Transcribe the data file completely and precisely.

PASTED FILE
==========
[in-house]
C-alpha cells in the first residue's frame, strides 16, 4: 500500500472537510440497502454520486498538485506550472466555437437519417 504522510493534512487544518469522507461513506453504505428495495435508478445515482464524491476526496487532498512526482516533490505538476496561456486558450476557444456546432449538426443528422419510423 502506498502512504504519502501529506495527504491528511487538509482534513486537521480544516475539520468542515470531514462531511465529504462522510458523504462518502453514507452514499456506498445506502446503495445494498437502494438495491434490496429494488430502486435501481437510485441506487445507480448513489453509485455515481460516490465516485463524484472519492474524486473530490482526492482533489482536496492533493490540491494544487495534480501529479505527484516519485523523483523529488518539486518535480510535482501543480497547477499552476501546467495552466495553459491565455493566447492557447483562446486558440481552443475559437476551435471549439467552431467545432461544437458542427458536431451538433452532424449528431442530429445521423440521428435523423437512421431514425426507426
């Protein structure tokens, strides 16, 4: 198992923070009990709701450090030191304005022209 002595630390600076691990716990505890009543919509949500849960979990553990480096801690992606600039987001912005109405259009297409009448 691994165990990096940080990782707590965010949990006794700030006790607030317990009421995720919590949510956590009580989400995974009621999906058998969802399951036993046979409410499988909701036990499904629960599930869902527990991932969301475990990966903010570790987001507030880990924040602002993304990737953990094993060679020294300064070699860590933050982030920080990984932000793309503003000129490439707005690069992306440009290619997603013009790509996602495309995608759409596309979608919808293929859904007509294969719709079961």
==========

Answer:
[in-house]
C-alpha cells in the first residue's frame, strides 16, 4: 500500500472537510440497502454520486498538485506550472466555437437519417 504522510493534512487544518469522507461513506453504505428495495435508478445515482464524491476526496487532498512526482516533490505538476496561456486558450476557444456546432449538426443528422419510423 502506498502512504504519502501529506495527504491528511487538509482534513486537521480544516475539520468542515470531514462531511465529504462522510458523504462518502453514507452514499456506498445506502446503495445494498437502494438495491434490496429494488430502486435501481437510485441506487445507480448513489453509485455515481460516490465516485463524484472519492474524486473530490482526492482533489482536496492533493490540491494544487495534480501529479505527484516519485523523483523529488518539486518535480510535482501543480497547477499552476501546467495552466495553459491565455493566447492557447483562446486558440481552443475559437476551435471549439467552431467545432461544437458542427458536431451538433452532424449528431442530429445521423440521428435523423437512421431514425426507426
């Protein structure tokens, strides 16, 4: 198992923070009990709701450090030191304005022209 002595630390600076691990716990505890009543919509949500849960979990553990480096801690992606600039987001912005109405259009297409009448 691994165990990096940080990782707590965010949990006794700030006790607030317990009421995720919590949510956590009580989400995974009621999906058998969802399951036993046979409410499988909701036990499904629960599930869902527990991932969301475990990966903010570790987001507030880990924040602002993304990737953990094993060679020294300064070699860590933050982030920080990984932000793309503003000129490439707005690069992306440009290619997603013009790509996602495309995608759409596309979608919808293929859904007509294969719709079961």